It is really getting old to hear liberal politicians and pundits complaining about conservative media as being destructive, as if the country would be better off returning to the halcyon days of the monolithic liberal media.
That seems to be the view of Robert F. Kennedy Jr., who complained about "the right-wing control of the American media, particularly starting with Fox News." During a discussion on HuffPost Live, Kennedy said, "Ninety-five percent of talk radio in our country is right-wing ... so a whole section of our country that's what they're hearing."
"Twenty-two percent of Americans," continued Kennedy, "say their primary news source is Fox News. It's divided our country in a way that we haven't been divided probably since the Civil War, and it's empowered these large corporations to get certain kinds of politicians and ideologues who are in the United States Congress elected — the tea party ideologues who control the Republican Party."
Admittedly, many conservatives complain about the liberal media, but that's because they hold themselves out as unbiased journalists when their reporting is flagrantly slanted in favor of Democrats.
Their bias is obvious in their selection of news stories, in their presentation of those stories, and in the contrasting treatment they accord politicians and policies of the respective political parties.
Conservative radio talkers generally don't hold themselves out as unbiased journalists but as commentators, and they have every right to voice their opinions.
Fox News portrays itself as "fair and balanced," and while many of its hosts are conservative, a fair number are liberal, and even on their commentary shows, they almost always have liberal representatives present the left's position on issues they're debating. Often, this is not the case with liberal networks.
But Kennedy's worst error isn't in painting conservative talk radio and Fox News as unfairly biased while ignoring their far guiltier counterparts on the left. It's in scapegoating conservative media for the divisiveness in this nation.
The nation is divided because half the country subscribes to one worldview and the other half to an opposite one. Perhaps it seems more divided than it used to because the liberal media no longer have a monopoly and the emergence of a robust alternative media has given conservatives a consistent public voice. It's understandable that after enjoying decades of free rein, liberals are frustrated at having their views challenged daily on the public airways, but it's healthy for the republic that leftist politicians are now scrutinized, as well.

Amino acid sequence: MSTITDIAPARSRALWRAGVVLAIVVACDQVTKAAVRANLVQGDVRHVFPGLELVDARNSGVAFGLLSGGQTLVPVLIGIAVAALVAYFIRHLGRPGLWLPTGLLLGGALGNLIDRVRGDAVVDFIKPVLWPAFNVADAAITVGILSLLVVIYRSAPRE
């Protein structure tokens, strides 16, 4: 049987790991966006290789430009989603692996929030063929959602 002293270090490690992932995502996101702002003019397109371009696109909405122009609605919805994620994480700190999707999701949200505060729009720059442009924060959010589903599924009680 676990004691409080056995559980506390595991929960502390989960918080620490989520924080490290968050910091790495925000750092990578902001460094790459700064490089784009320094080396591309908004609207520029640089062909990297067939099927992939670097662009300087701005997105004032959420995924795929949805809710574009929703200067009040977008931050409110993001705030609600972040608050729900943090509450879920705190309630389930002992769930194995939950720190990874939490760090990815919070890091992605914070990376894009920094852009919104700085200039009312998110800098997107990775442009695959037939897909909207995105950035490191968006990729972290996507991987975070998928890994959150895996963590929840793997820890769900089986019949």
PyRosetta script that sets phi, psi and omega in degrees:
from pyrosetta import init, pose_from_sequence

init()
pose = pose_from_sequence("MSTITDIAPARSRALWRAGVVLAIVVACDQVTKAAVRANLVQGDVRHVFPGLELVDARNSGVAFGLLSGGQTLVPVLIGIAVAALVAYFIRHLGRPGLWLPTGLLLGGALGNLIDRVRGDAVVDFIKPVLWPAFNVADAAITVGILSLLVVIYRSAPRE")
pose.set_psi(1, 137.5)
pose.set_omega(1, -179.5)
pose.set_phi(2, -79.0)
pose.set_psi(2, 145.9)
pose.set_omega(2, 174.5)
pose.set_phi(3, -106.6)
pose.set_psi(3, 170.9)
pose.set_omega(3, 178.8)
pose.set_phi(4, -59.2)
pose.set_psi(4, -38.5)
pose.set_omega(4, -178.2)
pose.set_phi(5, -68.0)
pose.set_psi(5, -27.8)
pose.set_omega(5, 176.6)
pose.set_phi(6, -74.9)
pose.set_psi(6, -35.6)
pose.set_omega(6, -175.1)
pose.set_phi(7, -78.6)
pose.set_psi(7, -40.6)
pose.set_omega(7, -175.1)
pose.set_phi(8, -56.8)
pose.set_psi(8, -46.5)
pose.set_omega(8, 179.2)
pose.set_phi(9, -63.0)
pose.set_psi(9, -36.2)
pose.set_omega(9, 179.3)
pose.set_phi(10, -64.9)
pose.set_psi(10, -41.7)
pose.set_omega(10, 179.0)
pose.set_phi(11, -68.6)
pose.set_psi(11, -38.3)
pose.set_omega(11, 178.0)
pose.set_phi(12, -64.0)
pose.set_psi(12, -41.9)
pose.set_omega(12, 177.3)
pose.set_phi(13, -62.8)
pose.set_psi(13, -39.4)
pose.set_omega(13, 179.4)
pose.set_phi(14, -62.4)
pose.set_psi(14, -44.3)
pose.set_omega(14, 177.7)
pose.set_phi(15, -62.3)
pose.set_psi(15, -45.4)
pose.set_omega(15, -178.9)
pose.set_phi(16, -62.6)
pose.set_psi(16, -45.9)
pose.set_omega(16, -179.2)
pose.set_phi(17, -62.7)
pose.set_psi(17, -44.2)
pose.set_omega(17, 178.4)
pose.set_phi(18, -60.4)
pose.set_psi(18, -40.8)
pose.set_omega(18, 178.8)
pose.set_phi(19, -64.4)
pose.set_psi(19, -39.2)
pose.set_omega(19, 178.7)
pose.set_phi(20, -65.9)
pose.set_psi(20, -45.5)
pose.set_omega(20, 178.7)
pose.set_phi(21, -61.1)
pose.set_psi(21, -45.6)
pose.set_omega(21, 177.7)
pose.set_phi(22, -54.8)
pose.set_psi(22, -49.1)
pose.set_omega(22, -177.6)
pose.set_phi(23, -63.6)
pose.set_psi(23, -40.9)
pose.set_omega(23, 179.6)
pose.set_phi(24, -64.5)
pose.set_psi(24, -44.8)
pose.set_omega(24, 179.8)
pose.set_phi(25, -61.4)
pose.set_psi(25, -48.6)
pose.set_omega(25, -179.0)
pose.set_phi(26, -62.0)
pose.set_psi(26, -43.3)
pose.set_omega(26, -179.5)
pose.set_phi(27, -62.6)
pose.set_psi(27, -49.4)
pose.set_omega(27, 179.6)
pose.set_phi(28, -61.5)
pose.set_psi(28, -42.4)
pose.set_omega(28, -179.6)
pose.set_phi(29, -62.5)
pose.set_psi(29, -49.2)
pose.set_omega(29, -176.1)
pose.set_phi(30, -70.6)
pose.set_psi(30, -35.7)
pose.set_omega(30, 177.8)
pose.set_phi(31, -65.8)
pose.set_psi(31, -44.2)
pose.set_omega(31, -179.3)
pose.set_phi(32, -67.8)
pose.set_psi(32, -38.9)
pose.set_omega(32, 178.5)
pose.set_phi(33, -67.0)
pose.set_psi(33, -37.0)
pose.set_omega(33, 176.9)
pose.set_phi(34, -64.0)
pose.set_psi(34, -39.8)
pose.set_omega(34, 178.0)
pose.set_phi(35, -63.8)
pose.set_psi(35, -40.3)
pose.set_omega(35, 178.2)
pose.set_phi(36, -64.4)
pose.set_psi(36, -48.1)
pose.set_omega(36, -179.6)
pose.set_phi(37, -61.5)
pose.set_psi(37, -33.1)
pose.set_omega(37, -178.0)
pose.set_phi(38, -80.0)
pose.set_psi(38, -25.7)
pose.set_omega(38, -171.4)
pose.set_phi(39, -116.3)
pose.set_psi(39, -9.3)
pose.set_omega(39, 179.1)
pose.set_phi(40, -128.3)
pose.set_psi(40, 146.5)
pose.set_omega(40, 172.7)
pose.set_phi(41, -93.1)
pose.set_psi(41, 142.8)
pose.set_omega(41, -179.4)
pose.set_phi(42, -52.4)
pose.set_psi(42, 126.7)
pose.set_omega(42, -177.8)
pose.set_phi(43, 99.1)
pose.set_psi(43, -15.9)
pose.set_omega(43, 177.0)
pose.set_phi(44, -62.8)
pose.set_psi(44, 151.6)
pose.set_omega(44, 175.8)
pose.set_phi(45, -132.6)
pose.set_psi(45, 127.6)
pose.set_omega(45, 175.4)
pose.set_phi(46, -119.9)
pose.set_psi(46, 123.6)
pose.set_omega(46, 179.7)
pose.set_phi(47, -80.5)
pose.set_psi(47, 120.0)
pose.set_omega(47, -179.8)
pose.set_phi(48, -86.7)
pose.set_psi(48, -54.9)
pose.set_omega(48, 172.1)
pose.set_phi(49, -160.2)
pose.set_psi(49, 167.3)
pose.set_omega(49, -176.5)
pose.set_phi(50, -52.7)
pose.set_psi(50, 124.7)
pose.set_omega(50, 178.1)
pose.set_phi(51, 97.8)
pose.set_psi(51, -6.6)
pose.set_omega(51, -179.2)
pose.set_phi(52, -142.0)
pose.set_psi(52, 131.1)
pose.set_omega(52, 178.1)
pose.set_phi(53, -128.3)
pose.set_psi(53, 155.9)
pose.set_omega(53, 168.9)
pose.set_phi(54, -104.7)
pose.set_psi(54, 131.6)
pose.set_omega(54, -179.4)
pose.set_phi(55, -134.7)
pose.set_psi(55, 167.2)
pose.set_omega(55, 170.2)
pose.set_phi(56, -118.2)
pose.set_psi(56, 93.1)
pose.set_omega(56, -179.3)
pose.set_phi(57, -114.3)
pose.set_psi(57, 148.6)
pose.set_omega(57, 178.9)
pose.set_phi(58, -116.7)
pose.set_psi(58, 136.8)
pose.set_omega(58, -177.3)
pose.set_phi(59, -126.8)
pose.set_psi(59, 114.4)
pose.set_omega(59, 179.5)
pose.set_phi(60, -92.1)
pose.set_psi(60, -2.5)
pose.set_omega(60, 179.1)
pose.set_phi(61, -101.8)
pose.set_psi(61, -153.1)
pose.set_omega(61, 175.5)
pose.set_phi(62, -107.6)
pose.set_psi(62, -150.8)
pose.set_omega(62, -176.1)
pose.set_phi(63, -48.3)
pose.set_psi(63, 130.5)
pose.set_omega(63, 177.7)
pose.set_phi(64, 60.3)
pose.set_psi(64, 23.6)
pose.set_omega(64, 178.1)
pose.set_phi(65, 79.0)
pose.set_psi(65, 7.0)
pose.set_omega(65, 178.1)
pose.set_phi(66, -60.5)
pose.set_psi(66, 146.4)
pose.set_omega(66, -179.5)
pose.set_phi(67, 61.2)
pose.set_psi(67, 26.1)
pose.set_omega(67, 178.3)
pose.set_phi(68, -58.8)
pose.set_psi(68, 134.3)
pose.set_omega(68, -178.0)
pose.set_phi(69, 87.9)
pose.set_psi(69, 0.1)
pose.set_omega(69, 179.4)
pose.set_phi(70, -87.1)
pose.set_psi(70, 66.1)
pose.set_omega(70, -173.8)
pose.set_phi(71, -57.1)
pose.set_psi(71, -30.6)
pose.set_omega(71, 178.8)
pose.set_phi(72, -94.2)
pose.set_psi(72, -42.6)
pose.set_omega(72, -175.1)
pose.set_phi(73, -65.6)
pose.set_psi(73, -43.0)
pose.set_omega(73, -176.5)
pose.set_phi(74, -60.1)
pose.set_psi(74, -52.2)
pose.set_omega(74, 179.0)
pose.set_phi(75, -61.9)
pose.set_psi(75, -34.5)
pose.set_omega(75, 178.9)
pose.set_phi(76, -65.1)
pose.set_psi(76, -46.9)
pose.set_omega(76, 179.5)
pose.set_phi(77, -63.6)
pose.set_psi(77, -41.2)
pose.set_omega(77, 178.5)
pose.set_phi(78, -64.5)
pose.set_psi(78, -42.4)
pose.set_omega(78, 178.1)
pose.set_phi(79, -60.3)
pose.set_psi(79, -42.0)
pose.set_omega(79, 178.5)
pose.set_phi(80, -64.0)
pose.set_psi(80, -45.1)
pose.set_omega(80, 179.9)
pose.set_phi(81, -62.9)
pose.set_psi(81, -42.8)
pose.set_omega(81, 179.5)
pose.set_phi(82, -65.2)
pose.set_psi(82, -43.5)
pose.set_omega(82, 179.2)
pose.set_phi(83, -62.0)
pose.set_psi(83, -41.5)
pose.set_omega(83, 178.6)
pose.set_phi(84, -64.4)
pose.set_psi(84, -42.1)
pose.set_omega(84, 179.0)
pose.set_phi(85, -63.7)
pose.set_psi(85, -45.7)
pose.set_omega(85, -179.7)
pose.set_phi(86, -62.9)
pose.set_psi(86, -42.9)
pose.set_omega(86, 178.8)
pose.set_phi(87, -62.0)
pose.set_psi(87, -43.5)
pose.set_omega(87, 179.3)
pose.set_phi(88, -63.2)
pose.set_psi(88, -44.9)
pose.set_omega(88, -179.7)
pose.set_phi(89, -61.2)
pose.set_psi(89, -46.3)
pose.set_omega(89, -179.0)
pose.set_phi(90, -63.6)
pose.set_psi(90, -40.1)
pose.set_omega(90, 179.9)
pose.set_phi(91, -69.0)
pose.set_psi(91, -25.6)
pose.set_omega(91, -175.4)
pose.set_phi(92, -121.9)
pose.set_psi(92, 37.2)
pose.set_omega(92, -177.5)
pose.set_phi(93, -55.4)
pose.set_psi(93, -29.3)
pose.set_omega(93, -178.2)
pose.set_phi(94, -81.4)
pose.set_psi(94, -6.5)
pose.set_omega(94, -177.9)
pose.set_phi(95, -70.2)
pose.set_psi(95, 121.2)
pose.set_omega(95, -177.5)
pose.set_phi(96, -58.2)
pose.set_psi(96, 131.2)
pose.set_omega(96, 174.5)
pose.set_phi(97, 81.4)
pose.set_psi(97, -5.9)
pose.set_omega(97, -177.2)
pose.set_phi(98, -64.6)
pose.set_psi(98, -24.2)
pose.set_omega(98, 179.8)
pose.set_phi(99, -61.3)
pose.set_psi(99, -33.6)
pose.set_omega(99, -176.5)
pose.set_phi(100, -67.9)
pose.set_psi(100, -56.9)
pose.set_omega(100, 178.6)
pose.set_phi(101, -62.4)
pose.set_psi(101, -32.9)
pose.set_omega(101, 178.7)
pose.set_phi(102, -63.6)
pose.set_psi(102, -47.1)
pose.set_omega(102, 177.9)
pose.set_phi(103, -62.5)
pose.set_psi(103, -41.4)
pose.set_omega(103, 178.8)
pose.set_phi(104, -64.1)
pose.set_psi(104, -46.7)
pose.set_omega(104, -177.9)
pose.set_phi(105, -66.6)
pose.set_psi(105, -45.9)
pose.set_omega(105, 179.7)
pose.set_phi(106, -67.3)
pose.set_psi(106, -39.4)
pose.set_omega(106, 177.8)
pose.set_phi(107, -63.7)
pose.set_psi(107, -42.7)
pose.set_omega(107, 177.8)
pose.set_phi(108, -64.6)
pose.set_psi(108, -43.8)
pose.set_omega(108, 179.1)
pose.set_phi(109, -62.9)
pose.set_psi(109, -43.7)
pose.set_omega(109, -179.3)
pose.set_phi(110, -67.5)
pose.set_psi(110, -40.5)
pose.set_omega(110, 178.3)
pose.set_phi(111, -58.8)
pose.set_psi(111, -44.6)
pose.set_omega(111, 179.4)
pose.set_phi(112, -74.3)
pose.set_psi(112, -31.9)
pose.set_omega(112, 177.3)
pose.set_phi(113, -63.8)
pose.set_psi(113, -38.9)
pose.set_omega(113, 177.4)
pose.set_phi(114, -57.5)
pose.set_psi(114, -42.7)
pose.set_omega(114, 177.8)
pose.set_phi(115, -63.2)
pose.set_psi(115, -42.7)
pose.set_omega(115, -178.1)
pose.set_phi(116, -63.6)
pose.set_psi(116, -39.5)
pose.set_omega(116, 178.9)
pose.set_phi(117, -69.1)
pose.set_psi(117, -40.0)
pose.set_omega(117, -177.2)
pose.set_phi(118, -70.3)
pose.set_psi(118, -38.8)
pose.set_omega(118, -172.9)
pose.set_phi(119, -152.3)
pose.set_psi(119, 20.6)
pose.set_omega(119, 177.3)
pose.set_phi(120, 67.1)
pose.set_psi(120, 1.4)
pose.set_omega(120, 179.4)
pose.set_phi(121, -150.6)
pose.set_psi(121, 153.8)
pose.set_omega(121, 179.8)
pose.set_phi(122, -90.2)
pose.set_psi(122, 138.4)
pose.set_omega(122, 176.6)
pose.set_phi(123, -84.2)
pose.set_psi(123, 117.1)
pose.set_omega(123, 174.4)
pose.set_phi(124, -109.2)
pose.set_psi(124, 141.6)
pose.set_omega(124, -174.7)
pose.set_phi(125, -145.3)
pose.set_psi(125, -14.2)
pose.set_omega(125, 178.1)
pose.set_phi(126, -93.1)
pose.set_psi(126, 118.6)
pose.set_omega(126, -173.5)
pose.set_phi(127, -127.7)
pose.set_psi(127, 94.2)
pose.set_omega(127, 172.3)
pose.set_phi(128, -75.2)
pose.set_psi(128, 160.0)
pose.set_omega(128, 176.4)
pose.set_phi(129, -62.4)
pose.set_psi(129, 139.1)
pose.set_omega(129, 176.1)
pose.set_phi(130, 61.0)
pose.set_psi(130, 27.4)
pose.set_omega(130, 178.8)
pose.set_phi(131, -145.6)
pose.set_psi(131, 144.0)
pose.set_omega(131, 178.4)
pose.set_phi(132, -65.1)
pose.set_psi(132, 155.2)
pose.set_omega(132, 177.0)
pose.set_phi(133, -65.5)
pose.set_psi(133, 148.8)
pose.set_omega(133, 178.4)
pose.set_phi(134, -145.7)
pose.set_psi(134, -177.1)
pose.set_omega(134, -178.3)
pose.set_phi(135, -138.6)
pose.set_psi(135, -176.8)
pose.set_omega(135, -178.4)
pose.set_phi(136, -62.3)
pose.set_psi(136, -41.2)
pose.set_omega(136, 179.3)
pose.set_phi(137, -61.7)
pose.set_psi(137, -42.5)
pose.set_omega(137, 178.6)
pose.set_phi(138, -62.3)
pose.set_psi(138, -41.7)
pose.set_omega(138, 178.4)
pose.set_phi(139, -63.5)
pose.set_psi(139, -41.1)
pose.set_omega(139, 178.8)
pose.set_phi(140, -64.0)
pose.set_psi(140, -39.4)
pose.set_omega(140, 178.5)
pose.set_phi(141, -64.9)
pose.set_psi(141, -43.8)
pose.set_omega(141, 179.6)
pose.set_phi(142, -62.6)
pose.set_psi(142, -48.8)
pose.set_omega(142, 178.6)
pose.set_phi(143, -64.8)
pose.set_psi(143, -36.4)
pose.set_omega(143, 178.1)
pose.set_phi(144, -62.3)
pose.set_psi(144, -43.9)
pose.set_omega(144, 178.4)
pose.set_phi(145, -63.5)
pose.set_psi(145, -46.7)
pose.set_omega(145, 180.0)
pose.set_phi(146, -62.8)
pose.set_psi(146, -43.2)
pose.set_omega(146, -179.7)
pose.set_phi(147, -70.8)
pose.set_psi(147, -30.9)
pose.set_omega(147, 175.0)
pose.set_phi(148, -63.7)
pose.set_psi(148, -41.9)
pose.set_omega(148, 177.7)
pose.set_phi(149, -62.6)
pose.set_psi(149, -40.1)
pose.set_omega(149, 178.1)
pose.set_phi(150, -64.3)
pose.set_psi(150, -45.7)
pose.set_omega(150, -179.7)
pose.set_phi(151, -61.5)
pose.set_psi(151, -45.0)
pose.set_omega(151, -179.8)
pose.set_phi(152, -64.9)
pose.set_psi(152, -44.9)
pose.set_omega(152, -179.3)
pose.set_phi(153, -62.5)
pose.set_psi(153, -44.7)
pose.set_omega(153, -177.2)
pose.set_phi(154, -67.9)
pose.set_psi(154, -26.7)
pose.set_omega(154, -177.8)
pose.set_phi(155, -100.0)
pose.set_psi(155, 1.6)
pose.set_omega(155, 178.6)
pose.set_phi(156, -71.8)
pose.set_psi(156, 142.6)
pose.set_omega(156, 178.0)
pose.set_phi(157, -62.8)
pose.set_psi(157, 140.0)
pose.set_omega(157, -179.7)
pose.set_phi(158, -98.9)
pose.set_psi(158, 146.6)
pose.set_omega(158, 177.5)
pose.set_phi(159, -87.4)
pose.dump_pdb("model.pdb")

Astonishingly, however, Kennedy probably believes what he's saying. Like many myopic liberals, he is blind to liberal media bias and intolerant of the opposing viewpoint. As a result of their arrogance and the cloistered echo-chambered environments they inhabit, most liberals don't believe liberal journalists slant their reporting, but present the only reasonable take on the issues.
To them, it is not biased to denigrate the conservative viewpoint, because to them that viewpoint is aberrational. To them, for example, there aren't two sides to manmade global warming; there is just the fact-based community and the deniers. To them, science-based intelligent design is, oddly, anti-science, whereas macroevolution, which can't begin to explain the formation of matter from nothing, much less life from non-life, is an incontrovertible fact. To them, a $161 billion deficit under George W. Bush is catastrophic, but a $1.3 trillion Obama deficit under Obama represents modest fiscal progress. To them, there are not two credible positions on certain macroeconomics questions. There is the Keynesian "truth" that government spending is required to stimulate economic growth versus the illiterate heresy that free enterprise causes growth and leads to greater prosperity for more people than any other system.
Indeed, many liberals are so certain that only their views are legitimate and that contrary ones are dangerous (they often lead to violence) that they flirt with the notion that vocal opposition ought to be muzzled — as witnessed by campus speech codes, their crusades against so-called hate speech and the Fairness Doctrine.
America's problem is not divided opinion and rigorous debate, which have always existed and are integral to our system. (If it is divisiveness to which liberals object, they need look no further than President Obama, who is constantly pitting Americans against each other on the basis of race, income and gender.)
The problem is journalists who once acted as watchdogs against abuses of power and who now function as co-conspirators in those abuses by liberal politicians. If they choose to abandon any pretense toward objective journalism, that is their prerogative, but it is ours to shine a spotlight on their fraudulent abdication.
At least conservatives, both in the media and in public service, are more honest with themselves and others about their own beliefs and biases, and thus represent much less danger to the republic than liberal politicians and media masquerading as neutral, unbiased, objective or bipartisan. Even so, conservatives would never advocate chilling or suppressing liberal speech in any way.
What we need are not fewer conservative media outlets, but more. And we need liberal journalists and politicians to be more forthcoming about their biases.
David Limbaugh is a writer, author and attorney. His latest book, "The Great Destroyer," reached No. 2 on the New York Times best-seller list for nonfiction. Follow him on Twitter @davidlimbaugh and his website at www.davidlimbaugh.com. To read features by other Creators Syndicate writers and cartoonists, visit the Creators Syndicate Web page at www.creators.com.